There are endless claims that lifestyle changes (such as diet and exercise) and supplements can help slow down the symptoms or perhaps even prevent Alzheimer’s disease. Which (if any) of these claims are true? Is there any ironclad way for consumers to know who to trust these days?
One useful tool for those who are searching through the would-be claims of remedies for the disease, is “Cognitive Vitality.”
Cognitive Vitality is an online tool created by neuroscientists from the Alzheimer’s Drug Discovery Foundation (ADDF), to give consumers trustworthy information on products claiming to prevent or stave off symptoms of Alzheimer’s. Each product’s potential benefit for brain health is rated on the Cognitive Vitality website and every review is based on scientific evidence. Supporting evidence and safety factors are also listed for each program or product on the site, as well as detailed information about dementia prevention and whether the results might be different for those with the hereditary (APOE4) gene (a risk factor that has been identified for the disease).
“Alzheimer’s is a complex disease and will likely require several drugs to treat it effectively,” Yuko Hara told Medical News Today. “We started Cognitive Vitality to give people access to credible, science-backed information about brain health. Our goal is to empower people to make smart choices for their brains. In addition to our in-house neuroscientists, an external Clinical Advisory Board reviews all our ratings before we post them to the site,” she added.
The blog reports on promising research to prevent, treat, and cure Alzheimer’s. “Many areas of Alzheimer’s research are promising. Alzheimer’s is a complex disease and will likely require several drugs to treat it effectively,” said Hara.
Another feature of the Cognitive Vitality website is a summary on how to avoid risks, including articles on the danger of air pollution, various medications found to increase disease risks, and more. Access the Cognitive Vitality tool to view product reviews here.
Many recent studies, from a wide range of sources, concur that exercise is one of the best things a person can do for brain health, during the lifespan. Exercise lowers blood pressure and cholesterol, lowers the risk of diabetes and heart disease and reduces stress — all major risk factors for the disease. Studies have also shown that regular aerobic exercise slows down normal cognitive decline (that occurs during aging) in older adults.
Another encouraging finding in clinical studies is that exercise can reduce the amyloid plaques (abnormal protein in the brain, which is thought to be a preceptor to the disease). For caregivers and family members who carry the APOE4 gene, exercise (and other lifestyle changes) was identified as being even more influential in reducing risk and protecting the brain, than for those without the gene.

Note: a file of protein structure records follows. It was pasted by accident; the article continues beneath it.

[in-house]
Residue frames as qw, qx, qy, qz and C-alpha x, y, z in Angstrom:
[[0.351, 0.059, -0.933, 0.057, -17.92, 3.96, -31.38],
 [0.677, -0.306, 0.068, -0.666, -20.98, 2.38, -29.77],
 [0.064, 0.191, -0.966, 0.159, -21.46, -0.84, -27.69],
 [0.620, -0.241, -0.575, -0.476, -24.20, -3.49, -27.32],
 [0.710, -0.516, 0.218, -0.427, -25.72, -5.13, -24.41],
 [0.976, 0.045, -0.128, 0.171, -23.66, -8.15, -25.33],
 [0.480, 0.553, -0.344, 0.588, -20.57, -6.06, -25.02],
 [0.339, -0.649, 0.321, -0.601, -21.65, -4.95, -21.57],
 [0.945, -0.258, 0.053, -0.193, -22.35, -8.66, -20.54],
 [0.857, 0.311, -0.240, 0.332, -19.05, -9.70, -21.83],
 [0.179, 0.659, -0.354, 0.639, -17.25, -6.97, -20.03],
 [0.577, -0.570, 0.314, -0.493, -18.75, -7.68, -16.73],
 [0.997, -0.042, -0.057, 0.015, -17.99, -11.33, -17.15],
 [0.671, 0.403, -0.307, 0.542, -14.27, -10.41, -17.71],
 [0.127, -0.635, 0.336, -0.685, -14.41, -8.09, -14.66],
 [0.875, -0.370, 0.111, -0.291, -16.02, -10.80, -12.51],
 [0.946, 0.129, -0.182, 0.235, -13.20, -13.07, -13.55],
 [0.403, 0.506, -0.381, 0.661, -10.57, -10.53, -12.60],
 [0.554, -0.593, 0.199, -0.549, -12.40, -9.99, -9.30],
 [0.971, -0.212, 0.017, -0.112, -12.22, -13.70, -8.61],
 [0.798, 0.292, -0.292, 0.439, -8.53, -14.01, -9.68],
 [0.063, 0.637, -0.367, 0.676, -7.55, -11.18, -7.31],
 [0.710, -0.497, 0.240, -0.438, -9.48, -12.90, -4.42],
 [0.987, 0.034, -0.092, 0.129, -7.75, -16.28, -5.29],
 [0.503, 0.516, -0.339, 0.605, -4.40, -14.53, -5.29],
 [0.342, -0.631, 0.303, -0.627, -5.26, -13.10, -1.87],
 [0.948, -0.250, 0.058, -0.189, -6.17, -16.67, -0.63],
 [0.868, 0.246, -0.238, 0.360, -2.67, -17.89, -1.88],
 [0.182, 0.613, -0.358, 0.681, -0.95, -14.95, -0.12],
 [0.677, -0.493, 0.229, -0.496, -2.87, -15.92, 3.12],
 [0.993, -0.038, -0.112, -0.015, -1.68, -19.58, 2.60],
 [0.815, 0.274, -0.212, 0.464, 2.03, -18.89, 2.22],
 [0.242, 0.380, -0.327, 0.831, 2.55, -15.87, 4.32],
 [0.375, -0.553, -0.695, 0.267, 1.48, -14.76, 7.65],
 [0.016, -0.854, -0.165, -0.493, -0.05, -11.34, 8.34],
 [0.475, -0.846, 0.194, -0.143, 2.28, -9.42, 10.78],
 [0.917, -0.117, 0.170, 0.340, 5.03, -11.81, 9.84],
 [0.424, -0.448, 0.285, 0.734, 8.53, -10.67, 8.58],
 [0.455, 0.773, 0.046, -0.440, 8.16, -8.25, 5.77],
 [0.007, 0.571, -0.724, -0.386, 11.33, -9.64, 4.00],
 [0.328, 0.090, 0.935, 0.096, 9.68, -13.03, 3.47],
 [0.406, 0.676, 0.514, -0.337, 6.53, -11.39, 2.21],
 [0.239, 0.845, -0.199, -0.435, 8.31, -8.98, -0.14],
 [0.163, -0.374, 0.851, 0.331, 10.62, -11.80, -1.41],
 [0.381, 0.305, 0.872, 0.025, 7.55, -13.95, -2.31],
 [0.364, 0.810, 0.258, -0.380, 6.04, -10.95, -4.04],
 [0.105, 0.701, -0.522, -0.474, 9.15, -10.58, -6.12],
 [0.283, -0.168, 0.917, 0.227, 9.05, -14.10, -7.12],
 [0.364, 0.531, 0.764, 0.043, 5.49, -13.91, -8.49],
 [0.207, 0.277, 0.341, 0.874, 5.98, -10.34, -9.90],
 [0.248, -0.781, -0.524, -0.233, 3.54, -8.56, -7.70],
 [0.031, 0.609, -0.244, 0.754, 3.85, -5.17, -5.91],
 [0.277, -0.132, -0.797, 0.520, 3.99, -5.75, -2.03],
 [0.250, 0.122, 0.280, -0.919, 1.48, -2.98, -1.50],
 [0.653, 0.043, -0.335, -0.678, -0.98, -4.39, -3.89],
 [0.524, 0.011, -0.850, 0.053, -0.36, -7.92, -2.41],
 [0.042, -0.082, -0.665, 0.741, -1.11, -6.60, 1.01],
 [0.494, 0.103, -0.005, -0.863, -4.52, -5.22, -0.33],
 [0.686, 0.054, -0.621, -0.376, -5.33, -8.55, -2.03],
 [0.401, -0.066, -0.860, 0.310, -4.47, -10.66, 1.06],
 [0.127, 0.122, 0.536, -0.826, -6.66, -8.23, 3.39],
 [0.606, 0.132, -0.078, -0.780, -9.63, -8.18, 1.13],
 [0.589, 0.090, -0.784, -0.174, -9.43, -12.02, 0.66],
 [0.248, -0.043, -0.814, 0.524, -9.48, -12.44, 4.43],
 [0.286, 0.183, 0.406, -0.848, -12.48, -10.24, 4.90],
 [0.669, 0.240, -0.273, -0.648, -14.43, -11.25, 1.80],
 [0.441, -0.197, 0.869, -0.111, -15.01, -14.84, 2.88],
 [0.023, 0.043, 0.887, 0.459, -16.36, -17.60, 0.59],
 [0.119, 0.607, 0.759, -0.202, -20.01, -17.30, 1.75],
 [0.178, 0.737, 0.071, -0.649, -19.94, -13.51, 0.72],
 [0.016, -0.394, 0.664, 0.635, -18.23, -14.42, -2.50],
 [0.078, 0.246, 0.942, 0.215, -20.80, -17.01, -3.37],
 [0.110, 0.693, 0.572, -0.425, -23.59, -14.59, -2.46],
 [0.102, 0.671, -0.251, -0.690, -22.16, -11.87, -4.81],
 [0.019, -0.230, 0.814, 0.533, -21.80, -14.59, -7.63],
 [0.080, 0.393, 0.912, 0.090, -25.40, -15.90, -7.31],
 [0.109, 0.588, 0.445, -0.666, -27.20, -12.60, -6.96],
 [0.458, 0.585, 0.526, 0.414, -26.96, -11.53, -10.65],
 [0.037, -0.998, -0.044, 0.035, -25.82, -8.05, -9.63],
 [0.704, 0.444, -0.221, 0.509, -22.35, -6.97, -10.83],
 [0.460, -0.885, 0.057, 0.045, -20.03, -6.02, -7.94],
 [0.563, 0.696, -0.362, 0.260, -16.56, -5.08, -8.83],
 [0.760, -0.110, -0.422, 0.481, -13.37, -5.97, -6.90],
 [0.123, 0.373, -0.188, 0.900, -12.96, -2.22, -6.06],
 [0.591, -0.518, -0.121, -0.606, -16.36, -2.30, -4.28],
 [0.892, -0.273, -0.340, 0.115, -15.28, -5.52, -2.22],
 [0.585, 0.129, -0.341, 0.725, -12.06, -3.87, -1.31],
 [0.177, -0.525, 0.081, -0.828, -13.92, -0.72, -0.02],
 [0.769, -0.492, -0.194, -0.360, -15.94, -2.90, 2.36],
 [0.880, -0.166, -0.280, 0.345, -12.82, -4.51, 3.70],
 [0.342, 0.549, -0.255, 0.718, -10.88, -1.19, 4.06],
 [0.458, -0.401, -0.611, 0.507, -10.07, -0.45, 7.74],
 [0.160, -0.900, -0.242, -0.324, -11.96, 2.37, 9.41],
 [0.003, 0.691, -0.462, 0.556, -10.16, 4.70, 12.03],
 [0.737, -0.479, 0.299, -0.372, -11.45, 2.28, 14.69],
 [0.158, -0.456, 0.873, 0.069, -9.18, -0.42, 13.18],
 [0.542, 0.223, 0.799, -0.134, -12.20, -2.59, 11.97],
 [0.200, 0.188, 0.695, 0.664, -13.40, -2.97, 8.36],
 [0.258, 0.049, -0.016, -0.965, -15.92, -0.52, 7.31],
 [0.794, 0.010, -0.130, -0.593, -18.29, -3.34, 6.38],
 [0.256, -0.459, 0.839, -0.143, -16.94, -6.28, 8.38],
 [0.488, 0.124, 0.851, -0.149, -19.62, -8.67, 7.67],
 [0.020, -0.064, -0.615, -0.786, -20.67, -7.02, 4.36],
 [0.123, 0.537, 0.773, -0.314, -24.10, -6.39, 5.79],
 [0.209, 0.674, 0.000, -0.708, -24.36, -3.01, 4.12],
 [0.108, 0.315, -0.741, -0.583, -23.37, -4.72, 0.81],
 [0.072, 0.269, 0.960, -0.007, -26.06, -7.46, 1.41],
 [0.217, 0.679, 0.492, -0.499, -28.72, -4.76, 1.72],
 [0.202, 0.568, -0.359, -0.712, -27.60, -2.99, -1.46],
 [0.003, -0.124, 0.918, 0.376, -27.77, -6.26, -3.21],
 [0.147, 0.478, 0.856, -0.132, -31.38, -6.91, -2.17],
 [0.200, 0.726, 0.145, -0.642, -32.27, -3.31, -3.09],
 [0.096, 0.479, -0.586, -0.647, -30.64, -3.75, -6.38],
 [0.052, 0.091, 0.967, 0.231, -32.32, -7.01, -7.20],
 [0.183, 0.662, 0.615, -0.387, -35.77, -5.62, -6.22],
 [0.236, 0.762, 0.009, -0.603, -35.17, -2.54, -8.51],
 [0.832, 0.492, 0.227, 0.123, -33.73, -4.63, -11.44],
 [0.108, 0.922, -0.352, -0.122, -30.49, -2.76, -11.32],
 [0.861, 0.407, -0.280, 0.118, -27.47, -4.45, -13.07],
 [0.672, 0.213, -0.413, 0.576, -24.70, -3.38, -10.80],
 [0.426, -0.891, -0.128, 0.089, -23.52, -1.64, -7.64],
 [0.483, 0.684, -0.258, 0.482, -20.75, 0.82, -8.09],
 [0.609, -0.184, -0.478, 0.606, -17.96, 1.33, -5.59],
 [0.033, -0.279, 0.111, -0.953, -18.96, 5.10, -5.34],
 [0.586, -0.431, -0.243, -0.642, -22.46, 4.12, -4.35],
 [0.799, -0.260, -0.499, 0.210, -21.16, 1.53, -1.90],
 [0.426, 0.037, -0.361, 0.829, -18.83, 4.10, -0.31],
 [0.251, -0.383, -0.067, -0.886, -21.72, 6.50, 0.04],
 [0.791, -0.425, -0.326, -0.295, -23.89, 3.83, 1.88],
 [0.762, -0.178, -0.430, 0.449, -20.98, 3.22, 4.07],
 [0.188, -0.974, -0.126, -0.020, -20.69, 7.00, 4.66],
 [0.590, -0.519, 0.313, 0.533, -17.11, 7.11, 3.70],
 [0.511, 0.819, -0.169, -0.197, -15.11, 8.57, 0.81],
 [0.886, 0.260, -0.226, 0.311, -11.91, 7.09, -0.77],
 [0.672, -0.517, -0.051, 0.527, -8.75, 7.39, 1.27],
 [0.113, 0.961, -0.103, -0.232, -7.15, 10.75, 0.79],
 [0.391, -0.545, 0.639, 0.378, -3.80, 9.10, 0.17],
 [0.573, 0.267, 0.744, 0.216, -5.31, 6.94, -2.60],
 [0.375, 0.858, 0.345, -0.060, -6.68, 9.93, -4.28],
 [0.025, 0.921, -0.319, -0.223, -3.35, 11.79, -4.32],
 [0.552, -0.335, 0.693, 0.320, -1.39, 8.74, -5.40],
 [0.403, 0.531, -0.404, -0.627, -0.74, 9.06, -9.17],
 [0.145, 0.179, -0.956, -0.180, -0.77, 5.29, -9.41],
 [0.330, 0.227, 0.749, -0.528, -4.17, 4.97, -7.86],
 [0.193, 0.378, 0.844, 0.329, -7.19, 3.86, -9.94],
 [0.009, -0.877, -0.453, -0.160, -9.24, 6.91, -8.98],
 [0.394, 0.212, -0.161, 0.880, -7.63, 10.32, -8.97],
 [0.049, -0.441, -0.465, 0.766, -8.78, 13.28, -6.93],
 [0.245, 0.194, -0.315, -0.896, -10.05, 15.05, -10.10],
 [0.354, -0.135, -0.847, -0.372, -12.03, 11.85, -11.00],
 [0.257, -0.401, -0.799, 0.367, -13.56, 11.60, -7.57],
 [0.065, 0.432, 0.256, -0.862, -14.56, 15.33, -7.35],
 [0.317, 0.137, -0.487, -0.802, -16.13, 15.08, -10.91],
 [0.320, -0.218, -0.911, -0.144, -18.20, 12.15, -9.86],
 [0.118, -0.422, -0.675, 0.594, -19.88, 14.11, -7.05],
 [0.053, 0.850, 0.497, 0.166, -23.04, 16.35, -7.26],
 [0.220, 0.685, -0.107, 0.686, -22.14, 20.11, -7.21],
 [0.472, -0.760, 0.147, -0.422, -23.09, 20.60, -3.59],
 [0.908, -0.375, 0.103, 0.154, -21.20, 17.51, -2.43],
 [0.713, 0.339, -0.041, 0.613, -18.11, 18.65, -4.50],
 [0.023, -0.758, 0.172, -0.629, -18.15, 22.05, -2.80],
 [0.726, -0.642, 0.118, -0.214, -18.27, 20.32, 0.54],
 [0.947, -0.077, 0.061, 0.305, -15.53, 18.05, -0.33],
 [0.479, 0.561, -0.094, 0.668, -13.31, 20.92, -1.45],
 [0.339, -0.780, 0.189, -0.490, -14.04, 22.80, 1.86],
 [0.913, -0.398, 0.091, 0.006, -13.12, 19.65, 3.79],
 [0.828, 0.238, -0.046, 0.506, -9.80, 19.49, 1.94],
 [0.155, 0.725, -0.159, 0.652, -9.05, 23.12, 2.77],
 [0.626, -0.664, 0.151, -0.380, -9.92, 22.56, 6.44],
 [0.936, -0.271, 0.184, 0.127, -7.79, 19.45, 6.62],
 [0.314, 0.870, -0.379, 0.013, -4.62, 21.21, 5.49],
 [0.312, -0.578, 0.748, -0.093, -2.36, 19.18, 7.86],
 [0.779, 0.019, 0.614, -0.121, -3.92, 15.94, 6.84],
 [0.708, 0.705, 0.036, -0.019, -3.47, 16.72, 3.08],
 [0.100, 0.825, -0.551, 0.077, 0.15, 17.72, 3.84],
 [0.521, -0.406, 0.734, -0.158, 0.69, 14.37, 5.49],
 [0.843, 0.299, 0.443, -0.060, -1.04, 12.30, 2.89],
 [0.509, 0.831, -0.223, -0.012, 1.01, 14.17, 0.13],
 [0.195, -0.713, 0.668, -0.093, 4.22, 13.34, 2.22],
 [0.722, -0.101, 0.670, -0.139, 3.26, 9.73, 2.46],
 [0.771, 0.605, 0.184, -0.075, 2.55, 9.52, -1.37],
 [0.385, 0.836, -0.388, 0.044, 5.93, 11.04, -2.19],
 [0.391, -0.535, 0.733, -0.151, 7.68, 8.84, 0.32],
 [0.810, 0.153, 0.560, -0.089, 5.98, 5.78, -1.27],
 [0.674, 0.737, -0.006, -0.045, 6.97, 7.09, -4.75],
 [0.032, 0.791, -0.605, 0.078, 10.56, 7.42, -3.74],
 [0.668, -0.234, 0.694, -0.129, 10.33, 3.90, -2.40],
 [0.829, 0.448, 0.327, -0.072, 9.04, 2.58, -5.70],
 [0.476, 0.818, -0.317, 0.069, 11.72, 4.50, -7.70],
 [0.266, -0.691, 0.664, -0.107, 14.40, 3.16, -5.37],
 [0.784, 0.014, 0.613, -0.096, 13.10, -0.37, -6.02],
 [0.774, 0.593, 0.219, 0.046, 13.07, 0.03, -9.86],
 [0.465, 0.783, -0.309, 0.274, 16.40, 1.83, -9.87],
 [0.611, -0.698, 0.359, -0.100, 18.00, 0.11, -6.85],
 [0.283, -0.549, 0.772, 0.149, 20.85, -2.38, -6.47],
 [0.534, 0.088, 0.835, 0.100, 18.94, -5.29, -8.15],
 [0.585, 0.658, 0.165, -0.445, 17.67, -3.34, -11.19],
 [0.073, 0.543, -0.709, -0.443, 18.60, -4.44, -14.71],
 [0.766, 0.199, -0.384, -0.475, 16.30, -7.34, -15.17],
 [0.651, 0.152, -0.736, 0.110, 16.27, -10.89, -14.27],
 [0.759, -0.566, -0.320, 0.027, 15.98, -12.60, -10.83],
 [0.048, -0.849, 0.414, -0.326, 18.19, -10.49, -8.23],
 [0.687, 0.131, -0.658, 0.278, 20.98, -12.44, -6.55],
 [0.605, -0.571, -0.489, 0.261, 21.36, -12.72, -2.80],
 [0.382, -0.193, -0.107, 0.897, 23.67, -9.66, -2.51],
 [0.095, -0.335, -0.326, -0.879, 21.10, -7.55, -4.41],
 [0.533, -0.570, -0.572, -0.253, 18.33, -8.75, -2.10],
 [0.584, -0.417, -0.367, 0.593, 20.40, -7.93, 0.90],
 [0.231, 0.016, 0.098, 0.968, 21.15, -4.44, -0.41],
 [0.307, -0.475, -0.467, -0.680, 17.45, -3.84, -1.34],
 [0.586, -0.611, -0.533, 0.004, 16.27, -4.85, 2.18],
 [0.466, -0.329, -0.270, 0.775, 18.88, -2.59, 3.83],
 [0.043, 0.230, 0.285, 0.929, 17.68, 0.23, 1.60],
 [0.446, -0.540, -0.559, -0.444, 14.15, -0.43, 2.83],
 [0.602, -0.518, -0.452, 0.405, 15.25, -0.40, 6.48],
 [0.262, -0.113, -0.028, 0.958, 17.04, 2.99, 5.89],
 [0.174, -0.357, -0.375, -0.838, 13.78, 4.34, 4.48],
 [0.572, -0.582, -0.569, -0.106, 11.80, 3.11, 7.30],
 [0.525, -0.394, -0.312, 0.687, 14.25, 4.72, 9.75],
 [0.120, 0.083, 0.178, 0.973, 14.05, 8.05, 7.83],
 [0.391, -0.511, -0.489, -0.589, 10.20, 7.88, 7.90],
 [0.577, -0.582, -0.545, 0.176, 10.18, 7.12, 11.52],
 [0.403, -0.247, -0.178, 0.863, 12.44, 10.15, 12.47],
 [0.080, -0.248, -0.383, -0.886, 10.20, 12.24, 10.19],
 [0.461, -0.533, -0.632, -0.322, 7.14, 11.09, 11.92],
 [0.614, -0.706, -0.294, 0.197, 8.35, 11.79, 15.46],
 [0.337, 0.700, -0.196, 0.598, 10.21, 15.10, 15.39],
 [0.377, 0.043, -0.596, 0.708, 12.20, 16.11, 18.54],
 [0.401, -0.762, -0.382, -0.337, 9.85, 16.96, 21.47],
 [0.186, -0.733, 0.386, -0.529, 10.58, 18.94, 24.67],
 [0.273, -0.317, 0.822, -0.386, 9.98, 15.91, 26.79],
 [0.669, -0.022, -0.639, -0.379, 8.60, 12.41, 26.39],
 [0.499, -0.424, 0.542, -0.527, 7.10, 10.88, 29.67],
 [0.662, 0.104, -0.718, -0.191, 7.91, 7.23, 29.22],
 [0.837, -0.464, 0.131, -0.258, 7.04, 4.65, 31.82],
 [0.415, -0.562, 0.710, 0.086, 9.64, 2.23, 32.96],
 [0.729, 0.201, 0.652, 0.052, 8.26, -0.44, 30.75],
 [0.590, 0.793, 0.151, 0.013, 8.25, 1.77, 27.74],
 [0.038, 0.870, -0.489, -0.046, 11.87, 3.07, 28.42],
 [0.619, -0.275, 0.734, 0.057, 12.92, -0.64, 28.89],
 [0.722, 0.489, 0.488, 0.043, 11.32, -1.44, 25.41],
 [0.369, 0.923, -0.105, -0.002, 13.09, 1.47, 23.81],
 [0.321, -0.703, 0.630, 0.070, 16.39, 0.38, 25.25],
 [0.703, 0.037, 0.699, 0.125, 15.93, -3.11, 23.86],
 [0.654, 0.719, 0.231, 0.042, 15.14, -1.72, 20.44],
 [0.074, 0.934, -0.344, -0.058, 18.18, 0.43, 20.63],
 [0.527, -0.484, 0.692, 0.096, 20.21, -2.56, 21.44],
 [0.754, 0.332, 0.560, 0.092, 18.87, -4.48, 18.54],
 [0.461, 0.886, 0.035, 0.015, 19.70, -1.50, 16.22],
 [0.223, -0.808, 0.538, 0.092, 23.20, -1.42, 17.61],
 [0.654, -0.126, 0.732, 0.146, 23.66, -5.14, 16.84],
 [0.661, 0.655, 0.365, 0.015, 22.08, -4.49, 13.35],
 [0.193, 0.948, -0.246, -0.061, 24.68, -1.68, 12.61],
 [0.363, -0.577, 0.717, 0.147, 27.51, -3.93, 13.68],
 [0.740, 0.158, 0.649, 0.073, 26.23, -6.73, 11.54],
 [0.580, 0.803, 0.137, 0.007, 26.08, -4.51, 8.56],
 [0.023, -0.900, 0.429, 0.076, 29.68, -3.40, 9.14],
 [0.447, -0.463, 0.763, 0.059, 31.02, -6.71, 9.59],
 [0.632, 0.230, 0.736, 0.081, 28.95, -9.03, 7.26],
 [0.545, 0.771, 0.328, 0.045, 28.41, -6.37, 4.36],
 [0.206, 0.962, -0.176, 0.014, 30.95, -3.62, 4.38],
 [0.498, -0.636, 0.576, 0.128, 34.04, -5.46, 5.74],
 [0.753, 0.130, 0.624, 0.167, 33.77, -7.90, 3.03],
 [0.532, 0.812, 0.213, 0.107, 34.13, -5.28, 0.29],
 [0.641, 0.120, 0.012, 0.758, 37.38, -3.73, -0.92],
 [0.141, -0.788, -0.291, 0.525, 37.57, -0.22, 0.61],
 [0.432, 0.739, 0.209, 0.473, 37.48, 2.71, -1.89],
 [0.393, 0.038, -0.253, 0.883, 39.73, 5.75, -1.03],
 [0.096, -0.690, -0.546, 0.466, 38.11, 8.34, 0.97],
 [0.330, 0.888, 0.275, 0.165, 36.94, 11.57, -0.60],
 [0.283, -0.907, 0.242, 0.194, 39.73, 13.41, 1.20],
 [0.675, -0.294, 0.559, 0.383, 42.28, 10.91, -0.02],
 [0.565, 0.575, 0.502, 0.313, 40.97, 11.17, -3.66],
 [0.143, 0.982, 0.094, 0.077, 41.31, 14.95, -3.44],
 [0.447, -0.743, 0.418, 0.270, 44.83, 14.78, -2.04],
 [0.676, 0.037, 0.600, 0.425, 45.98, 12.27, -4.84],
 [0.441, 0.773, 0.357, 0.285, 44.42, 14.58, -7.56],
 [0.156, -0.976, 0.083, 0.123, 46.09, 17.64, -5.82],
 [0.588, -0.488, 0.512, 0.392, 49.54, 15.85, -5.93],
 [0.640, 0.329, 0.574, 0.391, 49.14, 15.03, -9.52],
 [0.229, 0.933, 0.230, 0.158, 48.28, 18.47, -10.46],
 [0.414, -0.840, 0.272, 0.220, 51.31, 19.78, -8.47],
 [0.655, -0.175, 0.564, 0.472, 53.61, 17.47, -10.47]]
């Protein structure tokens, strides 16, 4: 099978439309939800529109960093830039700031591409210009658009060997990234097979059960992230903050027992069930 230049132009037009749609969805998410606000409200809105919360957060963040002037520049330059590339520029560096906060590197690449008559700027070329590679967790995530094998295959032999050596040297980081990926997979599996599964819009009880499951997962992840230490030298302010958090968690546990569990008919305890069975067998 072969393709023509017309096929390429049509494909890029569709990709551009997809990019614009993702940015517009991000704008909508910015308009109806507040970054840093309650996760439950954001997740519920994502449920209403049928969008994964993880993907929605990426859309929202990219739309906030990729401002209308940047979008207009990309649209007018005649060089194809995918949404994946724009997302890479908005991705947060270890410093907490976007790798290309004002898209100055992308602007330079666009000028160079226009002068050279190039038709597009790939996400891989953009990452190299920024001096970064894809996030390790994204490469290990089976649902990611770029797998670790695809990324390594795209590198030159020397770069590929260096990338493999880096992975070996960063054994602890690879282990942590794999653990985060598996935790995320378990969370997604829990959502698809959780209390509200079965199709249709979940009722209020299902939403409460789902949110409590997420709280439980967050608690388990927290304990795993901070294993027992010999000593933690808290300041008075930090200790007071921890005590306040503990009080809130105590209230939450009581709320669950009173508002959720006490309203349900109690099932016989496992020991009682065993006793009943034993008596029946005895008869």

There are several factors at play when a person works out regularly. For example, blood flow to the brain is increased — raising the level of other healthy chemicals that work to protect the brain. Exercise has also been found to reduce the loss of neural connections that occurs naturally with age. Normal age-related brain shrinkage is also reduced.
Note, in Alzheimer’s, marked loss of neural connections and shrinkage are both hallmark symptoms of the disease. To illustrate just how much of an impact regular exercise has on Alzheimer’s prevention, one simply needs to look to recent scientific studies. One estimate from medical experts says that 20% of all incidence of Alzheimer’s is at least partially attributed to lack of regular physical activity. Mayo Clinic reports that working out for 30-60 minutes, for at least three times per week, improves judgment, memory and other thinking skills, while improving symptoms of early Alzheimer’s (MCI).
Just as obesity prevention has taken center stage when it comes to health and wellness in the United States, so too has socialization for its ability to lower potential risks and provide protective factors.
Studies have shown that socializing lowers the blood pressure, cholesterol levels and heart rate — all risk factors for Alzheimer’s. A 2010 study analyzed the results of 148 different studies on survival rates for those who socialize regularly. The study concluded that there was a 50% increased likeliness of survival for participants with a strong social support network.
Recent studies have discovered that regular socialization also makes a positive impact on cognitive functioning, as people age. One study, conducted by Oscar Ybarra, Professor of Psychology at the Institute for Social Research, found that “brief, friendly, 10-minute conversations improved performance in an array of cognitive tasks,” said Ybarra.
The study also found that when the conversations were hostile (rather than friendly and supportive), the effects were not as positive on improved cognition.
What are your thoughts on the Cognitive Vitality tool? Will you use it to research ways to prevent Alzheimer’s? We’d like to hear your thoughts in the comments below.
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